Sunday, January 1, 2012

How Can You Creat An Ideal Resume YourSelf

While many career professionals hire a professional resume writer, many more attempt to draft their resume themselves. People who write a lot for business usually have more success in putting together a sharp, focused presentation; however, anyone can learn the basic steps to resume presentation……..

The average resume is scanned, not read, for only 8-15 seconds. It creates a strong impression to the reader from the first glance. It is similar to the impression you make in the interview when you first greet the interviewer. Make sure your resume is wearing a “business suit” and not jeans and flip-flops!

Choose a format that suits your business goal. If you are seeking a job in your field and have experience, use a chronological resume. This resume starts with your most recent job and works backward. 

Conversely, if you are seeking a new type of work, you may want to consider the functional/combination resume. This style groups your skills from several jobs together and includes a short chronological work history at the end.

Other ways to insure that your format and presentation get noticed:

No errors: use spell check and also have someone review for missing or misused words.
Consistent format and use of capitalization and punctuation throughout.
Lots of white space to accent strong parts of the resume.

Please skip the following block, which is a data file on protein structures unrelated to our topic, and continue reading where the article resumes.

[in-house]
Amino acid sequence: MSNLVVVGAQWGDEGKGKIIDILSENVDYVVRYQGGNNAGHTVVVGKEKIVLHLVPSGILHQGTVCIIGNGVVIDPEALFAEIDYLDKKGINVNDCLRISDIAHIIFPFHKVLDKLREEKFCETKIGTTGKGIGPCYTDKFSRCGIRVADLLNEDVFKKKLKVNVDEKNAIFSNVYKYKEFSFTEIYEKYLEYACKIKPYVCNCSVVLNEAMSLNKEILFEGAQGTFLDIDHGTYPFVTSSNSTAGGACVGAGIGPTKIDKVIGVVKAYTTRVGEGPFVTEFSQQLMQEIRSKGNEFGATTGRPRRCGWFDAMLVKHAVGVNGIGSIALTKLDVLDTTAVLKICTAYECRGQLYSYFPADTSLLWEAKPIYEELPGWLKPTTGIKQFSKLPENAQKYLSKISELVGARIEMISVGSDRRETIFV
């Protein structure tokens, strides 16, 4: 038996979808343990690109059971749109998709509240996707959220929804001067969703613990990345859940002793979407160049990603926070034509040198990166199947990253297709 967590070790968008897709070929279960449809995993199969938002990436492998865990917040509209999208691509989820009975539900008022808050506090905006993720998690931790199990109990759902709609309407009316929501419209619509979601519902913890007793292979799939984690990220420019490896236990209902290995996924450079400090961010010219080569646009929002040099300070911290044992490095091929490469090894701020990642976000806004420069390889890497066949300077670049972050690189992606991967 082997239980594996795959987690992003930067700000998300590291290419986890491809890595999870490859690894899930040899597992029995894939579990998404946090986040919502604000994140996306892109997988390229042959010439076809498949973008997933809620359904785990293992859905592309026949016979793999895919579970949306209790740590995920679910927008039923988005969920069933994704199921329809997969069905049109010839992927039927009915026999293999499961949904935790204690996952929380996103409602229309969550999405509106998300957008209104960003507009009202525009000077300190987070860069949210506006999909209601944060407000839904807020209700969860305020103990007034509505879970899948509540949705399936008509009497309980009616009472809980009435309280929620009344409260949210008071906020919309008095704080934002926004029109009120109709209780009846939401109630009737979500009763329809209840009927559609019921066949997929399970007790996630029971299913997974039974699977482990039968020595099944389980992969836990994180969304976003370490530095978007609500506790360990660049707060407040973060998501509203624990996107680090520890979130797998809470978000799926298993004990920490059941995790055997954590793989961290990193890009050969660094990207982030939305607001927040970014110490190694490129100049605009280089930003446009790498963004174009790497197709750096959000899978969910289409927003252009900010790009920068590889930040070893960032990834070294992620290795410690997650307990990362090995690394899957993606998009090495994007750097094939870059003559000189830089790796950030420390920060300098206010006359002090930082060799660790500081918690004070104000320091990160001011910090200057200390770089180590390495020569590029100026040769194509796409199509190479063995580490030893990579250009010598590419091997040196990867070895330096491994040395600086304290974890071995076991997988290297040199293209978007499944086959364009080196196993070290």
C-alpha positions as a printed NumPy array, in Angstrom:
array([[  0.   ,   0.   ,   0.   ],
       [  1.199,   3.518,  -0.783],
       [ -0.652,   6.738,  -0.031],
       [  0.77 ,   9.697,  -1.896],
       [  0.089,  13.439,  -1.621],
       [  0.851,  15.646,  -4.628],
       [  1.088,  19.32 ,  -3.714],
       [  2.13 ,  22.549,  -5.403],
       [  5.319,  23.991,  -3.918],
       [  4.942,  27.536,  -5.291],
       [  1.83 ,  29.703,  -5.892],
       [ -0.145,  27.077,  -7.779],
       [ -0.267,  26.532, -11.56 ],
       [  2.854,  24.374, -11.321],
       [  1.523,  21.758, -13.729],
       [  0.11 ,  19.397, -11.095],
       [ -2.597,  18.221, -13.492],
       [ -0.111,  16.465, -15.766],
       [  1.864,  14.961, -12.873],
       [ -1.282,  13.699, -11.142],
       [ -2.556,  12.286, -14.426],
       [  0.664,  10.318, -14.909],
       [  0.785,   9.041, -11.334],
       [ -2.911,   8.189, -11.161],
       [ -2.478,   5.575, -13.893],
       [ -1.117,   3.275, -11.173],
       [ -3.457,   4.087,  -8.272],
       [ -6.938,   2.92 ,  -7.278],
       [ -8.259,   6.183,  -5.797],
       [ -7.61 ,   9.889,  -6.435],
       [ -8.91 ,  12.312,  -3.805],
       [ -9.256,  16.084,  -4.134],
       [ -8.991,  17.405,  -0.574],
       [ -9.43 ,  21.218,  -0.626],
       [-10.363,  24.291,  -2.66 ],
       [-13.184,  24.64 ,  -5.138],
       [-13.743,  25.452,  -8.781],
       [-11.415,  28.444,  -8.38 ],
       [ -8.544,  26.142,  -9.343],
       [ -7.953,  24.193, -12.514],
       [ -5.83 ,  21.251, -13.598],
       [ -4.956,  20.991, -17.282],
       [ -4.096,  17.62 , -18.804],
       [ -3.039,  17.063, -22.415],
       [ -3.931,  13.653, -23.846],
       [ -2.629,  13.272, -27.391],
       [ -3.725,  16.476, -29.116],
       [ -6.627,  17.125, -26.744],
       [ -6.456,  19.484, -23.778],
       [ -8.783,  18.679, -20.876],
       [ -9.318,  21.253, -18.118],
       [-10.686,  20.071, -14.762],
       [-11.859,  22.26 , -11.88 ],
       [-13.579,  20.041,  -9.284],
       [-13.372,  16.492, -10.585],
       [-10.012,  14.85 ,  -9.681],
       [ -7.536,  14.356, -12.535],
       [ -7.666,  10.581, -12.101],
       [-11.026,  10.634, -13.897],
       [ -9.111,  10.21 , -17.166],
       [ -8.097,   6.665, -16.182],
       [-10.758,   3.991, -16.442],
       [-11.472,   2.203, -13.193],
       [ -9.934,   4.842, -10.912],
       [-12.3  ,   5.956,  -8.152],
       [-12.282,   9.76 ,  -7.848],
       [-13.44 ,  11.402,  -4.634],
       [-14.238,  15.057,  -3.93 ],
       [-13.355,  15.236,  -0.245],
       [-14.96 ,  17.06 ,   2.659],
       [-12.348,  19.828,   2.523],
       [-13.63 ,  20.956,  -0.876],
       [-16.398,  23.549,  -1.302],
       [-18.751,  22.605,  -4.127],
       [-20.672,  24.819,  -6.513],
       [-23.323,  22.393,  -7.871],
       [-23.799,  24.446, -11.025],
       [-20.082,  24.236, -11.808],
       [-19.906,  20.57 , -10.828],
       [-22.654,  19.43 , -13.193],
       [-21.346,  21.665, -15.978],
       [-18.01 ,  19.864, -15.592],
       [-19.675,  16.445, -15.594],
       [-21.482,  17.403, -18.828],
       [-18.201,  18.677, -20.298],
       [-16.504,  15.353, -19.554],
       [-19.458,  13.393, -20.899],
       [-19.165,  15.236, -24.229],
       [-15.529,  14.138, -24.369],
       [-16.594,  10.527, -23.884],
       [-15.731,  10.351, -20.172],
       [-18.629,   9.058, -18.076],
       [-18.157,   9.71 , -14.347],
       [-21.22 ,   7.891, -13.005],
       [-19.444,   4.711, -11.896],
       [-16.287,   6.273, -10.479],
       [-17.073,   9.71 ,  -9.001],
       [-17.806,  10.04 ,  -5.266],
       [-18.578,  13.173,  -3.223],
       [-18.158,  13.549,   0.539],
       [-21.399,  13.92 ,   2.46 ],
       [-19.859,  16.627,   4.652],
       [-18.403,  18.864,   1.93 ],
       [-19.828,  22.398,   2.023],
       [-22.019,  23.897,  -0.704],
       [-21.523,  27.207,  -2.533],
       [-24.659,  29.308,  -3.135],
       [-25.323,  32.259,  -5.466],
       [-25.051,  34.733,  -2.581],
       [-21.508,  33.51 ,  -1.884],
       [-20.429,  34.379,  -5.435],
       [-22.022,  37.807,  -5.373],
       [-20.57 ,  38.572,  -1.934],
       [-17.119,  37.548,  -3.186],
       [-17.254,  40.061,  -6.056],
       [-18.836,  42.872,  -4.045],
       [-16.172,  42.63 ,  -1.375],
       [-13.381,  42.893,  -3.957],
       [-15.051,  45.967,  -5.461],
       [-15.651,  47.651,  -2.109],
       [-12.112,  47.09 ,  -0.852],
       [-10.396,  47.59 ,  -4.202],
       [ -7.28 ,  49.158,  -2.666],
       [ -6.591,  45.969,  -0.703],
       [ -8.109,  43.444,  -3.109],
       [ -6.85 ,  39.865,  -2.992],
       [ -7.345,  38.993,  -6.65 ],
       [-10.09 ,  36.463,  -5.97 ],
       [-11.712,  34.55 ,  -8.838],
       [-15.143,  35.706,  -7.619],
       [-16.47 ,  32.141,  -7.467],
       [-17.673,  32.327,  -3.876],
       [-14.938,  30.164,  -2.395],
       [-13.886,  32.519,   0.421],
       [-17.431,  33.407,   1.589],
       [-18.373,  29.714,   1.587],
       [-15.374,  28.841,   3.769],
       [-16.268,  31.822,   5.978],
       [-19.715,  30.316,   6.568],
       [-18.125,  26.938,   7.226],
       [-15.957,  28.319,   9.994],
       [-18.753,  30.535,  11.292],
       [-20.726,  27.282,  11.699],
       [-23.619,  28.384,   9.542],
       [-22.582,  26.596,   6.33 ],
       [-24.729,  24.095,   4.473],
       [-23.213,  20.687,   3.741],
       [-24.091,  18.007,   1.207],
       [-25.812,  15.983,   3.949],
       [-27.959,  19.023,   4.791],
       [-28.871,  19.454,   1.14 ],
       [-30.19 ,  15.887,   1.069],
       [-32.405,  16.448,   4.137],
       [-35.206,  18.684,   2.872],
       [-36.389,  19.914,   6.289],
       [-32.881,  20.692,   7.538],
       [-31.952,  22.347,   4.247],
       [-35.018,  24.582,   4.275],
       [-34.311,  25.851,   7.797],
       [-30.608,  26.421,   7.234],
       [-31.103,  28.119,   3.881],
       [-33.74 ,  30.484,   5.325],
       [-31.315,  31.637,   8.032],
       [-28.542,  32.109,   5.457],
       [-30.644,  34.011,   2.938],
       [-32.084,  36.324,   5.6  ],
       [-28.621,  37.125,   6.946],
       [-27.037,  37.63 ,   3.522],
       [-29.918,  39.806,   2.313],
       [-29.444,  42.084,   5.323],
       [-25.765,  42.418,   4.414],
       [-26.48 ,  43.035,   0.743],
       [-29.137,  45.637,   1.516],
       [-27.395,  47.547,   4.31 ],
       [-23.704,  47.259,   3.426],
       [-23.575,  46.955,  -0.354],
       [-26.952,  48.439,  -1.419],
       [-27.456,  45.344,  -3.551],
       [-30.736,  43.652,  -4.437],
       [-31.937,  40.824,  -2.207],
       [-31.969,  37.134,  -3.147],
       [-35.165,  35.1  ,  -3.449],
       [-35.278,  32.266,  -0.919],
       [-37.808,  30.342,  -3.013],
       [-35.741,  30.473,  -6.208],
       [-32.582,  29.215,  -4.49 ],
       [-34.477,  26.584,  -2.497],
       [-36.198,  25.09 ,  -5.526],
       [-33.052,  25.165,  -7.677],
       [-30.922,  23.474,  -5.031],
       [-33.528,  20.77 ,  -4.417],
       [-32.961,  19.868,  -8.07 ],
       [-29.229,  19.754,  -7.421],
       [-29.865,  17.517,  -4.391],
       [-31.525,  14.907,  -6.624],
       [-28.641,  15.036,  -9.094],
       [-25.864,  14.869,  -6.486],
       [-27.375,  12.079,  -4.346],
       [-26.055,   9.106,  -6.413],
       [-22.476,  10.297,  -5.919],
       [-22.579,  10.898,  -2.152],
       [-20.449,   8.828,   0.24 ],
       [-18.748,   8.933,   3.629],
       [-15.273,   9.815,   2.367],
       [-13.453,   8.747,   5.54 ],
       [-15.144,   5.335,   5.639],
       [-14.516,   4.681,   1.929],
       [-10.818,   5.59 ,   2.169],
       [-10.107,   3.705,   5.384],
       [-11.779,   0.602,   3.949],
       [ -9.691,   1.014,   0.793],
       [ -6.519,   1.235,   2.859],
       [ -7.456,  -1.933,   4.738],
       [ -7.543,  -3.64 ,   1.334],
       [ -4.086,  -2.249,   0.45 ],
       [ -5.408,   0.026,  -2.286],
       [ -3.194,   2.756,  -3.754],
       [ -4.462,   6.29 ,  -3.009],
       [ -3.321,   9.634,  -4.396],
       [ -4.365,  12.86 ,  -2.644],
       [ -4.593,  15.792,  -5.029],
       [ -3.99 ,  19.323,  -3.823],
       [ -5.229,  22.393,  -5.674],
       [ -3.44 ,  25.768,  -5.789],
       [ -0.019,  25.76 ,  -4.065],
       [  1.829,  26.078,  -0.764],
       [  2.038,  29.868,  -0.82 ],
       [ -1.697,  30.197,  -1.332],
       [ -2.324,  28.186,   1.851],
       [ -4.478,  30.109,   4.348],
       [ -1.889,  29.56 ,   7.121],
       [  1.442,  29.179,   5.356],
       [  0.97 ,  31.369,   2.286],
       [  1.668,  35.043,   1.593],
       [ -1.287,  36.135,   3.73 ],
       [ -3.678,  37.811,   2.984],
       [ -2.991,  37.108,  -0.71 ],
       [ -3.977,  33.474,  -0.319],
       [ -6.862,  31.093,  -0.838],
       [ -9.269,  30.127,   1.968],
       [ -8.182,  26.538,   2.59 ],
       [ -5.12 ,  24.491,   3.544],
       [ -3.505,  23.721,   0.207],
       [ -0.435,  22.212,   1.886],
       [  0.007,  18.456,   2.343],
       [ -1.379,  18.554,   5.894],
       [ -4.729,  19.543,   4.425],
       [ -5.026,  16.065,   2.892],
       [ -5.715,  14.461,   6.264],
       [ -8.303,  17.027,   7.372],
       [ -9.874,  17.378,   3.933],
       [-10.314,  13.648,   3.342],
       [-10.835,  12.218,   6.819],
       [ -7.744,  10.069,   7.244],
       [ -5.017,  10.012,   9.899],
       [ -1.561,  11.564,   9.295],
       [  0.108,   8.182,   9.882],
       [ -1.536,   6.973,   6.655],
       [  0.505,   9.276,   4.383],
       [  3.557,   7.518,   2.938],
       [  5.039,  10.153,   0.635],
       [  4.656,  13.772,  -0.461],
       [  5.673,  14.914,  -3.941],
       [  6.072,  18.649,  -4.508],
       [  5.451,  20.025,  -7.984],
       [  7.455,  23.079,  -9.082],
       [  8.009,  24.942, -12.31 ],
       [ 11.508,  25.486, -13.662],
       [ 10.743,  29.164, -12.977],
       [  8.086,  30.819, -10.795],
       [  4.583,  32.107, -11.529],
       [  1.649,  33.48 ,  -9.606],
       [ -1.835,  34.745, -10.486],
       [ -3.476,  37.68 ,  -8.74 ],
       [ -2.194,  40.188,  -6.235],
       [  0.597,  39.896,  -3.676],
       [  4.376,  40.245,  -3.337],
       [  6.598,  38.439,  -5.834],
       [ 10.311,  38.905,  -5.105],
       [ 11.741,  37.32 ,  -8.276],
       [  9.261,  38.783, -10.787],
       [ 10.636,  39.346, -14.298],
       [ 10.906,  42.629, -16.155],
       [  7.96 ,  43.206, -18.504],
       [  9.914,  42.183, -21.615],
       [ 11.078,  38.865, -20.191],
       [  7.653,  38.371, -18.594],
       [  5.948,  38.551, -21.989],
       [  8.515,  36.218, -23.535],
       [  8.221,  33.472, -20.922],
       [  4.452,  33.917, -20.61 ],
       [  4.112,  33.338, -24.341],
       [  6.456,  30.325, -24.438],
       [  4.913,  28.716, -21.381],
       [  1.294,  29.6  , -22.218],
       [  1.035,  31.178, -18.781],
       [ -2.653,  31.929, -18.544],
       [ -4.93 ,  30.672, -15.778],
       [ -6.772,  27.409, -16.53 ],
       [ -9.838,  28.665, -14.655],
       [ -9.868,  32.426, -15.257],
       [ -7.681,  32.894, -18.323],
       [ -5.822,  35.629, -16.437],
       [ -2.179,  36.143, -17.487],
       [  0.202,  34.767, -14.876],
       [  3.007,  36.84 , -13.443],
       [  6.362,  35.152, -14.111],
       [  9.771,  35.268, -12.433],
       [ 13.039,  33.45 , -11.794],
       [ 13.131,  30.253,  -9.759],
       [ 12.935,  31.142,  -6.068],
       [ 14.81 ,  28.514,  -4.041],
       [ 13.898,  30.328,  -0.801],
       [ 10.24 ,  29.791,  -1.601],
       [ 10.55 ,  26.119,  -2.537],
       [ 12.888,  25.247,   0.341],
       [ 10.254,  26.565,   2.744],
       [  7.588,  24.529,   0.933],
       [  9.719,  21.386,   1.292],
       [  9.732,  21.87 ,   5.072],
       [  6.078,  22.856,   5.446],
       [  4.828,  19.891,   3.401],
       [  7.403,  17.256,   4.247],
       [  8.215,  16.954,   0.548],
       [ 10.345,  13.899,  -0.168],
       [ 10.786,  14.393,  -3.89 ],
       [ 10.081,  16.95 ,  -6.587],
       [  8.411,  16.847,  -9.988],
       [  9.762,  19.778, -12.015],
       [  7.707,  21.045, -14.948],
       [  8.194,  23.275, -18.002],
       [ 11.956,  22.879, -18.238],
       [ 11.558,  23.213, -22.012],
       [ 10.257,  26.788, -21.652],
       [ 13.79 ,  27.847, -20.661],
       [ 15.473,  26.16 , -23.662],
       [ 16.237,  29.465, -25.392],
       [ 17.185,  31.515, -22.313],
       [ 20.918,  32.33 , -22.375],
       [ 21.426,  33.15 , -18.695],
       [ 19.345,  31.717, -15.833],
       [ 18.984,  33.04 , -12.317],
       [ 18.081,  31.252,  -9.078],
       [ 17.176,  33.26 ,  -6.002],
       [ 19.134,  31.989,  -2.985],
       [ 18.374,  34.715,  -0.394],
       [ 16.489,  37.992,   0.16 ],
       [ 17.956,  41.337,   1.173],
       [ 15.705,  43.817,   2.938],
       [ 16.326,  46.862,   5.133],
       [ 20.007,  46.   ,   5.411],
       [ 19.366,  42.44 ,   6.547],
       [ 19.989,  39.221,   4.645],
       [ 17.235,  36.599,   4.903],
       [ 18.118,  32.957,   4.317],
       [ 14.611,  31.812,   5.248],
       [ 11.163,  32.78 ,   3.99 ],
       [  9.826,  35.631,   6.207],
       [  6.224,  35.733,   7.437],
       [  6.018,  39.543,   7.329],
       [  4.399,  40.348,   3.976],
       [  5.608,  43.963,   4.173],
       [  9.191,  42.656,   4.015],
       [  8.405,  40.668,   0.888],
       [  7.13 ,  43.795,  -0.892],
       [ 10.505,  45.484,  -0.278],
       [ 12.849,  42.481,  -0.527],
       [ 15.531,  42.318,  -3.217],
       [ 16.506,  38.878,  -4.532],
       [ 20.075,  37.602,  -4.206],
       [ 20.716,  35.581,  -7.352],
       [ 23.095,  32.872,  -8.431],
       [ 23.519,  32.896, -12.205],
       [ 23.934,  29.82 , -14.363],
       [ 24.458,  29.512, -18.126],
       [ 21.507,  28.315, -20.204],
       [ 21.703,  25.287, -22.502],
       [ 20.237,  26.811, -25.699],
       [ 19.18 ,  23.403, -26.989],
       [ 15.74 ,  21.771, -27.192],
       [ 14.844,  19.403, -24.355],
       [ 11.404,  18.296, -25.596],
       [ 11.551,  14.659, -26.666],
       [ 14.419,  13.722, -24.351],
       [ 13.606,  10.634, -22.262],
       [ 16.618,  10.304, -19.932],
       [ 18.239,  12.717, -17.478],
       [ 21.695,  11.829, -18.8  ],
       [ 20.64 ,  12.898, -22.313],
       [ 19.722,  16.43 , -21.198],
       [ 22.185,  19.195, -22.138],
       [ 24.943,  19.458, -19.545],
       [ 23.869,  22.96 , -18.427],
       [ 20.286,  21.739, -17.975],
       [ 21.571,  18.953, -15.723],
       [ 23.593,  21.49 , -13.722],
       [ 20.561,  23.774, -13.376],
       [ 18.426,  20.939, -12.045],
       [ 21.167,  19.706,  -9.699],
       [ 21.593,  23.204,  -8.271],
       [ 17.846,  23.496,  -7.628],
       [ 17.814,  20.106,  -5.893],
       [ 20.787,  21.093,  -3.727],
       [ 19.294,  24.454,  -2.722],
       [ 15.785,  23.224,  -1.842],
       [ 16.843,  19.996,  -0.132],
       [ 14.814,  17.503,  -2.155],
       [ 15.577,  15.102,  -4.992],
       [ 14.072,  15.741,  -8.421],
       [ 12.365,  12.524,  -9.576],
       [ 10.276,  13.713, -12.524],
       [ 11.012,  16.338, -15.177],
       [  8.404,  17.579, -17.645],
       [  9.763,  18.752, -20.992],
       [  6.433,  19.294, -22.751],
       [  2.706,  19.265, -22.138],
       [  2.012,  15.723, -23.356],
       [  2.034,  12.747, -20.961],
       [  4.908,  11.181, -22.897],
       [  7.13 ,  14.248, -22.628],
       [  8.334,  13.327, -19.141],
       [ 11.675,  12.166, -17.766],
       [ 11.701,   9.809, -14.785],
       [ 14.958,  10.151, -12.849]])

No more than 2 fonts.
Include your name, address, phone number and email address.
Laser printed on quality white or cream resume paper.

Not all accomplishments have to be big, but they have to show that you got results as you carried out your responsibilities. Often, they are something you are proud of that you’ve done. Or, they can simply quantify what you have done on a daily basis. Many of your routine activities can be quantified and written as an accomplishment that shows your experience and
knowledge and that you’ve HELPED the company!

Here are some things to consider when naming accomplishments. Quantify when possible. Did you:

Save the company any money? How much and how? Help improve sales? How much?Improve productivity and efficiency?Implement any new systems or processes?Help launch any new products or services?Achieve more with (same or fewer) resources?Resolve a major problem with little investment?Participate in technical/operational improvements?Exceed accepted standards for quality or quantity?Identify the need for a program, plan or service?Prepare any original reports, studies or documents?Serve on any committees? What was the outcome?Get elected to any boards, teams or task forces?Get sent to any training classes?Resolve customer problems?Get rated outstanding in performance reviews?

Many job seekers either don’t know or don’t understand the many items which do not belong in a resume. They include the following:

Do not use “I”, “me” or “my” statements; use the telegraphic method and drop the pronoun to make it more active. Instead of “I wrote the 40-page employee manual”, say “Wrote the 40-page employee manual.”

Avoid the use of the words “responsible for” and “duties included.”
Do not include personal information, such as age, health, ethnicity, marriage and family status.  Employers will throw your resume out if it has such information because they could someday be accused of hiring bias.

Do not explain your reasons for leaving your previous jobs or why you have employment gaps.

Don’t send along extra papers such as letters of recommendation, certificates or samples of your work.  They clutter up your presentation and are too premature. Use in the interview if appropriate.Never include past or expected salary information.Do not include a list of professional references.